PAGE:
Thursday, February 11, 2010

The Profession:

I applaud Group #3 for this presentation! Everyone who was present and passionate about journalism enjoyed it. You guys did a fabulous job, good work! Personally, I didn’t want it to end. It’s been a long time since I have enjoyed a discussion during class to that extent. Thank-you for your preparation, research, and knowledge.
First, when comparing journalism to a professional priesthood I feel there are some similarities. The Priesthood in the Church is responsible for helping others.In journalism, our first priority is to the public, we give power to the powerless. Our text, The Mind of a Journalist even says we “surrender to the higher calling of serving others,” (13). I think this is a huge plus. Why would you not want a job that helps others?
I feel that a journalist is mostly concerned with getting the facts. We must make our decisions based on logic, not emotion. This can be hard, especially for me. Sometimes, I struggle with separating myself from the story. My heart just goes out to some of the people I have interviewed, and I wish to connect with them and express my sympathy. But, as discussed in class, if you want to really help, put down the notepad. I feel that with the job come many opportunities to help, but while reporting it is important to obtain the facts and get the story, that is our job. I feel that is one of our views that differ with the average person. For example, my main man, Anderson Cooper, has travelled from natural disaster to natural disaster. I was reading his background about some of his experiences and one in particular story stuck out. He spoke briefly about becoming desensitized to the death and fatalities he has seen. I can’t imagine seeing everything that he has, but is there a point where we can become too concerned with the facts and just lose our sense of humanity all together? I think so. I do agree that if we are too close to the story we lose objectivity and it can be emotionally wearing. However, if we are too far we lack understanding and never get the whole story.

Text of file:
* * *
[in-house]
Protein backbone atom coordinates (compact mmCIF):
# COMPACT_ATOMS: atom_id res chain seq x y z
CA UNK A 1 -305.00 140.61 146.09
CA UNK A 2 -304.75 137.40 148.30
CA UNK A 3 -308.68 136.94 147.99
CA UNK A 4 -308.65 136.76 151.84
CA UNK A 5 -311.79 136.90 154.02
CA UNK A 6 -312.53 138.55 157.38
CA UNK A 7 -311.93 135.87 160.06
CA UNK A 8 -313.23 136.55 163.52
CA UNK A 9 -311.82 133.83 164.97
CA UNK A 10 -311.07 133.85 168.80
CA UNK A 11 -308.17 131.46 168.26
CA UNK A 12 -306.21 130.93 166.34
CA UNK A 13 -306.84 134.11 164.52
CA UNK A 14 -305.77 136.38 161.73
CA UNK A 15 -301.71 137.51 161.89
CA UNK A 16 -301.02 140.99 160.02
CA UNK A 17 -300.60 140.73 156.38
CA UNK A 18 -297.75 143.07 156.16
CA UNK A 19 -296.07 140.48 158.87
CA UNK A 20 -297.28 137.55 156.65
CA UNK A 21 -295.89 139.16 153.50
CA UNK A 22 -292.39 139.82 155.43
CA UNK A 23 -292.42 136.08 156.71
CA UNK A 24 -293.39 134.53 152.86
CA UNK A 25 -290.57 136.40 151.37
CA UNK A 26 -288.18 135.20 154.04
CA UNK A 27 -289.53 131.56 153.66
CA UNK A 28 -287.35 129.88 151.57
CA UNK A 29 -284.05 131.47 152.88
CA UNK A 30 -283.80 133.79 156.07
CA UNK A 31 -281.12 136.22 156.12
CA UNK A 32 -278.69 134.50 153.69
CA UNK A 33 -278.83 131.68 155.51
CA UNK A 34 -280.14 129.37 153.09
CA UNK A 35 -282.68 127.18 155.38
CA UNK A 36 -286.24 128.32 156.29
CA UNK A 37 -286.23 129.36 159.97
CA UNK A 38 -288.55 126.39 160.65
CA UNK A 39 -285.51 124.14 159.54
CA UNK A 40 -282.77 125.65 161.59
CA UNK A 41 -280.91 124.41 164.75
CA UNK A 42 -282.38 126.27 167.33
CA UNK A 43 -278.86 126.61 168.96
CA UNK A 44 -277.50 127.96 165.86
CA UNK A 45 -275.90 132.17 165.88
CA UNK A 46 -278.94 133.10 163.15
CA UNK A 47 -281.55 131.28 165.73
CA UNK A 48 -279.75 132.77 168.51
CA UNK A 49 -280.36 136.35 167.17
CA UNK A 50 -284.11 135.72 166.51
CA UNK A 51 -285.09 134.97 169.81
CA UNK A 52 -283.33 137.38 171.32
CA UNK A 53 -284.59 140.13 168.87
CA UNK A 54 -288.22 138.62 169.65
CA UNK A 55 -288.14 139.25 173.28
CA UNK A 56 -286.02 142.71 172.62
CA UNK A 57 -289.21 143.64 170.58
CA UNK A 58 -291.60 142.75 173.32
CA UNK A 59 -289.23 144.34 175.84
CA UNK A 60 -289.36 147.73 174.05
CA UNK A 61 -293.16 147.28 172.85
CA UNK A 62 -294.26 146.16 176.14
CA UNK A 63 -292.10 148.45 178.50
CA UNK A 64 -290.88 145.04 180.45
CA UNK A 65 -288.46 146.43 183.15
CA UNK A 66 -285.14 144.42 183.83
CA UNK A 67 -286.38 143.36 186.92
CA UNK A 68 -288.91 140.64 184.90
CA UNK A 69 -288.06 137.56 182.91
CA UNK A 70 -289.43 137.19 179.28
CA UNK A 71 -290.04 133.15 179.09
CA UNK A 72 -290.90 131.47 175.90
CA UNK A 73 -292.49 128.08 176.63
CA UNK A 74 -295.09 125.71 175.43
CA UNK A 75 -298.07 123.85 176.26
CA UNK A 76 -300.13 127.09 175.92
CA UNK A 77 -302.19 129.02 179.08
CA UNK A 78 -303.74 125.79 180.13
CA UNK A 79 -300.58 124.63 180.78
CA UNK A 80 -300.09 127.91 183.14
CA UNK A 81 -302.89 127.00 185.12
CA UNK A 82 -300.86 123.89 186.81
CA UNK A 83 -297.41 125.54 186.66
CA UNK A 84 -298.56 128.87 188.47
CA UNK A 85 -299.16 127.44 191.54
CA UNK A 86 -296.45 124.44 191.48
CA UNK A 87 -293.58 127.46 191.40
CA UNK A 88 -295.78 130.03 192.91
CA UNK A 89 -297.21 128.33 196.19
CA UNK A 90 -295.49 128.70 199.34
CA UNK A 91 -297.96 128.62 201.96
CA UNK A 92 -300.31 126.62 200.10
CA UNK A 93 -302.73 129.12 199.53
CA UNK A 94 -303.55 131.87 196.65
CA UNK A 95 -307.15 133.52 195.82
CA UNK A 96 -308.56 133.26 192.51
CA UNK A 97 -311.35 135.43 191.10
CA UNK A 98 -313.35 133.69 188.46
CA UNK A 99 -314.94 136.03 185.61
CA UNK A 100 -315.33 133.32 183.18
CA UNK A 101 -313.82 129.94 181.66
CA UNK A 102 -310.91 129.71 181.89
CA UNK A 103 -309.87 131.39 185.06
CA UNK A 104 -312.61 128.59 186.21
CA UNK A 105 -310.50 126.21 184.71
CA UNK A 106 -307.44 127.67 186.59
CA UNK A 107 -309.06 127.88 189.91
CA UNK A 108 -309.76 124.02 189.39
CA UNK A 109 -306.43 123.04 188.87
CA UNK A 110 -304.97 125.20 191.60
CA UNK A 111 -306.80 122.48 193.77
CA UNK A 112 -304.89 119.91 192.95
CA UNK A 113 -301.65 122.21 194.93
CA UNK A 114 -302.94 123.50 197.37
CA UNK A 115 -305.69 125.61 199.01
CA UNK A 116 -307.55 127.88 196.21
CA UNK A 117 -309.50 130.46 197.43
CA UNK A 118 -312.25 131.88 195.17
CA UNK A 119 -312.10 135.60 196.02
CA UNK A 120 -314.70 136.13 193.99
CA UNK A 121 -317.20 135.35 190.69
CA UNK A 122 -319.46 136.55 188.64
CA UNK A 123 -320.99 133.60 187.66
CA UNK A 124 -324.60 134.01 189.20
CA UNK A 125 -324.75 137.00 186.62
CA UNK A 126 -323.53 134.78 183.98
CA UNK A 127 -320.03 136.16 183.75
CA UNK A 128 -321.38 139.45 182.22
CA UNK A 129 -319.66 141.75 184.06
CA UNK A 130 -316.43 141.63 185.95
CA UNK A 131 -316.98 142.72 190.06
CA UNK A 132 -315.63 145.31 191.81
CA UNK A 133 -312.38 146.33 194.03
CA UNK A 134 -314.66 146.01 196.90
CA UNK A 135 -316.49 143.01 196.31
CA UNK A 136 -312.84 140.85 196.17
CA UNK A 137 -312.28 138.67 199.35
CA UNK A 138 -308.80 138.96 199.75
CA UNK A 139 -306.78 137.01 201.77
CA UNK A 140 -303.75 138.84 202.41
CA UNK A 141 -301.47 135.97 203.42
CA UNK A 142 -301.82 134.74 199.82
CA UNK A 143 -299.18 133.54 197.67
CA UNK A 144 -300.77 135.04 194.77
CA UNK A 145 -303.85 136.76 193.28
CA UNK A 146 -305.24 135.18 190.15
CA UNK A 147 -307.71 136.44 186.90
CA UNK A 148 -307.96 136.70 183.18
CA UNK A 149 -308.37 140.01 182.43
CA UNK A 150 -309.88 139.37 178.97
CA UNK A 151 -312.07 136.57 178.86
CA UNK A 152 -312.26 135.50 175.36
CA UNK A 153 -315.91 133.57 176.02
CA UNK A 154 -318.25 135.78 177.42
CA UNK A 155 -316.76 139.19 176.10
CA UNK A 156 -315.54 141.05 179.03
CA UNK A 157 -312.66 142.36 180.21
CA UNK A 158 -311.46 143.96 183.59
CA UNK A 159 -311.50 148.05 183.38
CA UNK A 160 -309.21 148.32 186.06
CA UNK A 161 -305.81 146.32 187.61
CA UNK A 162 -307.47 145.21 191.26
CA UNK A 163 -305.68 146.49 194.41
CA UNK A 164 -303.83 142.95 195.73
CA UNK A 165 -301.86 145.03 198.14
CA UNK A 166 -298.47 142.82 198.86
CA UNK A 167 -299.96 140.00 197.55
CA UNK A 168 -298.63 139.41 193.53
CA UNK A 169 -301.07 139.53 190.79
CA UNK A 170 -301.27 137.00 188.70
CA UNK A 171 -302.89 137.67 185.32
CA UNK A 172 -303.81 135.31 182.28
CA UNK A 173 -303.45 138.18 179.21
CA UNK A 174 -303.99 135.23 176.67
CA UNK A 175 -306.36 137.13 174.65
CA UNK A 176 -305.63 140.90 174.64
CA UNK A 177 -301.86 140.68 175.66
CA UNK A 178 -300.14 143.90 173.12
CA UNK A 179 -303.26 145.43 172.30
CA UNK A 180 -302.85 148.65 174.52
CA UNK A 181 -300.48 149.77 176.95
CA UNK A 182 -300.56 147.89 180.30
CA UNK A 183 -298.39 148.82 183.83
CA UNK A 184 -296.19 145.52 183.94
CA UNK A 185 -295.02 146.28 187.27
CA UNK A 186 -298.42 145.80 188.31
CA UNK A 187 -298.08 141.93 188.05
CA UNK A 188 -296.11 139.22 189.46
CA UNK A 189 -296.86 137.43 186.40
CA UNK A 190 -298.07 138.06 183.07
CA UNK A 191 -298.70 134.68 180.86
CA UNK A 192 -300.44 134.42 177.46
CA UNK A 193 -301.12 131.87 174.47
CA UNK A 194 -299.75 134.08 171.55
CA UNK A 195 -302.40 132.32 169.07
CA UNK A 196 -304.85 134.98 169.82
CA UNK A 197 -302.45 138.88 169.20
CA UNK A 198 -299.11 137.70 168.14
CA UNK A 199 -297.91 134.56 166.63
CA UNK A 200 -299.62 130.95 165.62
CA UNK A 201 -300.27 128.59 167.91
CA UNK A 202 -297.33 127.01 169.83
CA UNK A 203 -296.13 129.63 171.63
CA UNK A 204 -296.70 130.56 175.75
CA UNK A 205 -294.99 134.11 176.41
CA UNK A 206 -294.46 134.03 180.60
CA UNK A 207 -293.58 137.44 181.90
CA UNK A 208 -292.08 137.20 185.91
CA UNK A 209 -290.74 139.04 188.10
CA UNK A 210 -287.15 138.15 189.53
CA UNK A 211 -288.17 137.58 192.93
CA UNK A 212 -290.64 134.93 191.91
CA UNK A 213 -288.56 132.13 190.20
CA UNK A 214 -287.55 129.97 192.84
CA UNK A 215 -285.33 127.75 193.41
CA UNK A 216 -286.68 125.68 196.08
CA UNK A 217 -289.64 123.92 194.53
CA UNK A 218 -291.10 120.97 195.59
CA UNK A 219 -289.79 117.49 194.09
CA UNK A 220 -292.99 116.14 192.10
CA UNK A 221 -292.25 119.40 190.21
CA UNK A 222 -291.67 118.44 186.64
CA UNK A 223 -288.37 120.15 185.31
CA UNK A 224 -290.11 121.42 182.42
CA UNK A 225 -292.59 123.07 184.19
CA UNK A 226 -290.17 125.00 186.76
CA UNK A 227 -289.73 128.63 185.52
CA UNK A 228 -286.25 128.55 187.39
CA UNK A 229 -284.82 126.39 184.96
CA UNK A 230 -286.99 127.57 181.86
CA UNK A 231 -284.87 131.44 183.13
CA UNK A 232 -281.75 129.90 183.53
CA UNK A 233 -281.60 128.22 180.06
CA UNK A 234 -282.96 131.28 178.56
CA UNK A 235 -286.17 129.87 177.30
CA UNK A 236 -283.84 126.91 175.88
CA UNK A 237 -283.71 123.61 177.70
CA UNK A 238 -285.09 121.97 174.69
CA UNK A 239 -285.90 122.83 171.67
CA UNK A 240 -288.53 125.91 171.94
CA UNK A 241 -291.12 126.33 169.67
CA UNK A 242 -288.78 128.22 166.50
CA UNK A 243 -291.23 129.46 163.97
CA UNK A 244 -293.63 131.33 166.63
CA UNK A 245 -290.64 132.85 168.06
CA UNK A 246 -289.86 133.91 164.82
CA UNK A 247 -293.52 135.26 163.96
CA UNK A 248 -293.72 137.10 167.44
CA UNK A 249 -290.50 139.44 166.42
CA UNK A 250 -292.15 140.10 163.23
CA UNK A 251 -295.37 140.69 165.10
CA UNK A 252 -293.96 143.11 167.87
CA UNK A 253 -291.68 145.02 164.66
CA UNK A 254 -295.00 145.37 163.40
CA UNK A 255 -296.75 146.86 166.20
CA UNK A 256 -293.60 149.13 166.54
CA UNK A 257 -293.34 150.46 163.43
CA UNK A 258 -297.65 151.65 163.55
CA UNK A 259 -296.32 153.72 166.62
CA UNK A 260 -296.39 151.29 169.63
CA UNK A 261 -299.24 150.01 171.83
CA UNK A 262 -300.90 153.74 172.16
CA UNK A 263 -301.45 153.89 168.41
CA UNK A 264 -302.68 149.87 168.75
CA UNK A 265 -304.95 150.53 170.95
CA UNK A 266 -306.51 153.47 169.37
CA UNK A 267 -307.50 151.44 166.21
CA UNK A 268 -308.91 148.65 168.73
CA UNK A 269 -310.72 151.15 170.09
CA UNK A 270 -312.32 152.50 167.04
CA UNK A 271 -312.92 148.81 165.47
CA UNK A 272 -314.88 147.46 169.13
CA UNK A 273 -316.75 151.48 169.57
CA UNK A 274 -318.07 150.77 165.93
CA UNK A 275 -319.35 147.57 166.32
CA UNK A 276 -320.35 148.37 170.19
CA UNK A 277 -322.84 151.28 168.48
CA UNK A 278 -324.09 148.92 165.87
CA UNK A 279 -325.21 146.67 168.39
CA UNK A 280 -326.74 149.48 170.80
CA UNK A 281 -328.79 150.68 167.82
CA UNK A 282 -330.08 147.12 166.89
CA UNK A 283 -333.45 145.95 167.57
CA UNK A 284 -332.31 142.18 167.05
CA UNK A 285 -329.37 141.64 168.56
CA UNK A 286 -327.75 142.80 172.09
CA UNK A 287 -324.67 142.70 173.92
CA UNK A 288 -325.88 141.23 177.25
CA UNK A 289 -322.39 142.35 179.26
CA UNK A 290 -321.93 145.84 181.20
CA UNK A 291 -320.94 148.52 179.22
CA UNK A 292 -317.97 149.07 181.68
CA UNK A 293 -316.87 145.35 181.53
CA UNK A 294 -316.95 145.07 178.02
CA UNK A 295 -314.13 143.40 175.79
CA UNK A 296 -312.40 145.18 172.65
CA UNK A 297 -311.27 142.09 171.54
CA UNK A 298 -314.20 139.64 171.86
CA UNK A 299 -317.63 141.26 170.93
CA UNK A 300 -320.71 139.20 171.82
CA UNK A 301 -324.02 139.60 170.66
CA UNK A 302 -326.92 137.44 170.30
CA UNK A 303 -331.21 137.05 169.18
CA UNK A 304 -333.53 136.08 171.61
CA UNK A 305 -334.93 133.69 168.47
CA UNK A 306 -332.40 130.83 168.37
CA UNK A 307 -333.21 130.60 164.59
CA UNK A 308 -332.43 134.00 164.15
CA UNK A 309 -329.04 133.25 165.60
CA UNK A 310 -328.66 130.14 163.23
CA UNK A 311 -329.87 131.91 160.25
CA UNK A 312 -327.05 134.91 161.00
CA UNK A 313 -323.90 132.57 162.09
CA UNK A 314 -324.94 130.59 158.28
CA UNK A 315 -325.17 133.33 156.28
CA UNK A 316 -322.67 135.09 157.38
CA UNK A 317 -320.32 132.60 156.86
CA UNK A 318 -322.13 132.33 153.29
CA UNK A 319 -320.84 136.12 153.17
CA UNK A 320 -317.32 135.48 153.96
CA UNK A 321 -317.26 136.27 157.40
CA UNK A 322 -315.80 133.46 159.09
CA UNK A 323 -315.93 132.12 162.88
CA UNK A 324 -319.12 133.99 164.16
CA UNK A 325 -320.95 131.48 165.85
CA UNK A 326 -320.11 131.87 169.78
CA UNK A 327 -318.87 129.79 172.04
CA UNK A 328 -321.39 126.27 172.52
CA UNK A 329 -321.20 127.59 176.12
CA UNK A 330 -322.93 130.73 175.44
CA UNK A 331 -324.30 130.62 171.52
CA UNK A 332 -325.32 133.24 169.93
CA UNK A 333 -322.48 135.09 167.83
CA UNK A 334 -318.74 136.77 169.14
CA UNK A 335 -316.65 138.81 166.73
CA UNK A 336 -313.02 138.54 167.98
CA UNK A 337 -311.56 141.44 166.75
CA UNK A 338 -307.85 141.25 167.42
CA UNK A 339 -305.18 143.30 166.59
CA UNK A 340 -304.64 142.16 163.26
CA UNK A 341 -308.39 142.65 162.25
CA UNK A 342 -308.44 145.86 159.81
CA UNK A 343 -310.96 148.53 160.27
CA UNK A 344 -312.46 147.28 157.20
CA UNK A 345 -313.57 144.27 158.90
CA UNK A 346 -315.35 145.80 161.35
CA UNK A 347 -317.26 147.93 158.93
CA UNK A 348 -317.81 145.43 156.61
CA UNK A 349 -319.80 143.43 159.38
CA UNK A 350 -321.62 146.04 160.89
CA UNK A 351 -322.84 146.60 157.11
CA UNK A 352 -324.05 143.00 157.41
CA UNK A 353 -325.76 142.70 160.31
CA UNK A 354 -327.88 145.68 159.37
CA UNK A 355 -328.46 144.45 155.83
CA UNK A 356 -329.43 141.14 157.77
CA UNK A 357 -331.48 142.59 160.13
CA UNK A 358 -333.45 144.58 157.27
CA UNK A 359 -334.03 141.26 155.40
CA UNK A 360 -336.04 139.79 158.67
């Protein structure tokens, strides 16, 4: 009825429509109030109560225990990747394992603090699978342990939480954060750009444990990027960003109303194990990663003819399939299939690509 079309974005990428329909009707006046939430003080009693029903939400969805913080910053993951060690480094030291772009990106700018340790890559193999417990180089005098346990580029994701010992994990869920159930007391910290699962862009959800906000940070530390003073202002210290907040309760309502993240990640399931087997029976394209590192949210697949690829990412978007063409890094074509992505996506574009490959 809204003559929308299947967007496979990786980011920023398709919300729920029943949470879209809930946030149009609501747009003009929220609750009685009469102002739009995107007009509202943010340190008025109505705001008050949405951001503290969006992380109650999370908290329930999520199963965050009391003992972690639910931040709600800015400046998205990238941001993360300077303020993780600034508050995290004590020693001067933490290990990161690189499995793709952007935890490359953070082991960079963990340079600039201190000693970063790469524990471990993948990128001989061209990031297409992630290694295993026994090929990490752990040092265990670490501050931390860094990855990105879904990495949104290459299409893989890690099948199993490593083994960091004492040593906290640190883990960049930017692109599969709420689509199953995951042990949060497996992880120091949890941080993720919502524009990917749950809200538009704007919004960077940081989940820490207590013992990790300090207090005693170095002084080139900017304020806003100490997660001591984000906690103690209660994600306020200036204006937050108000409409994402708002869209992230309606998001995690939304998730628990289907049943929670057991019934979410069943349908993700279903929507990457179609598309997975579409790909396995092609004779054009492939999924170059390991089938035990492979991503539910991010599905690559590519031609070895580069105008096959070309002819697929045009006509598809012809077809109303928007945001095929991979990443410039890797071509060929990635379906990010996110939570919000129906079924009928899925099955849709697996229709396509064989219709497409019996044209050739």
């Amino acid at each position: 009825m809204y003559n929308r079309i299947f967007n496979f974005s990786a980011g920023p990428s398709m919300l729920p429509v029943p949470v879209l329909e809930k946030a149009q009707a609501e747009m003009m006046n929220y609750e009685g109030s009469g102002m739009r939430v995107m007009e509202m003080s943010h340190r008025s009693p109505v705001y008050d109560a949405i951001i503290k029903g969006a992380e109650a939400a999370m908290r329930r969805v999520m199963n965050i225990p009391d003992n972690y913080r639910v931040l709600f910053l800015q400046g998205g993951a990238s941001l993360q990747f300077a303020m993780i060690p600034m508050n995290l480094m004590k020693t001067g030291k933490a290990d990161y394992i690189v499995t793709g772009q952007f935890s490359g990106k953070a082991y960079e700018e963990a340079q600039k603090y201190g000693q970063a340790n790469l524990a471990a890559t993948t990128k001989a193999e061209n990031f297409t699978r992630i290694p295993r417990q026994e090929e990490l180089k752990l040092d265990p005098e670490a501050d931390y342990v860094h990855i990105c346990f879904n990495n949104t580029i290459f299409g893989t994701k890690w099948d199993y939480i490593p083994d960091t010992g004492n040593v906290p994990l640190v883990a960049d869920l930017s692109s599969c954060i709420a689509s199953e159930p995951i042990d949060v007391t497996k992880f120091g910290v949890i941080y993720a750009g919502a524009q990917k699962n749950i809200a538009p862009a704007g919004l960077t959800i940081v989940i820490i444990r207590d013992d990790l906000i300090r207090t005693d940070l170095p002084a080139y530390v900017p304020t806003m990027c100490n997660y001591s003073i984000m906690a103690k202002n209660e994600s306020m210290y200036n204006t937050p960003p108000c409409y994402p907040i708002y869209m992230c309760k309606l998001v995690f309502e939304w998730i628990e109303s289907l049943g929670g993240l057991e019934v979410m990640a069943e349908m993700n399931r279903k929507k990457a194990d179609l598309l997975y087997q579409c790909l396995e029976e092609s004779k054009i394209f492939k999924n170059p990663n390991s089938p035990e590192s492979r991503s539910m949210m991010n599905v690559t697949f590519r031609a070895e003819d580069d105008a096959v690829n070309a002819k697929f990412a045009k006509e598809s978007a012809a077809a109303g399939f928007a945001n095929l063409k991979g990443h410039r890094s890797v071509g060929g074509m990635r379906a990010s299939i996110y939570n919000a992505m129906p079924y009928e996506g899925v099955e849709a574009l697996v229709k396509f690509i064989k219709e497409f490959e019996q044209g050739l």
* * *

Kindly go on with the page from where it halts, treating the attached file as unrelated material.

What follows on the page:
Keeping sources confidential is always an interesting aspect of journalism to discuss. There are various factors and players that contribute to keeping a source confidential. As a general rule, I think we should only promise confidentiality we can actually keep that promise. In Washington D.C. it is prevalent to have confidential sources.
We also mentioned in class that the process of shedding a culture and assimilating into another one is called culture immersion and I think it's the best way to understand another culture. On my study abroad to London this past summer I experienced this first hand. It was such an eye opener to be thrown into another atmosphere for two months and learn what defines the English culture. Culture defines what is important to us as journalists and to the public we work for. I don't think we need to tell people how to think, just present the facts and then let them decide for themselves. I don't agree with what was said in class about America being optimistic and the Eastern part of the world being pessimistic regarding journalism. I am not the most knowledgeable on this topic, but it seemed to be a bit of an overgeneralization. However, like I said great presentation.
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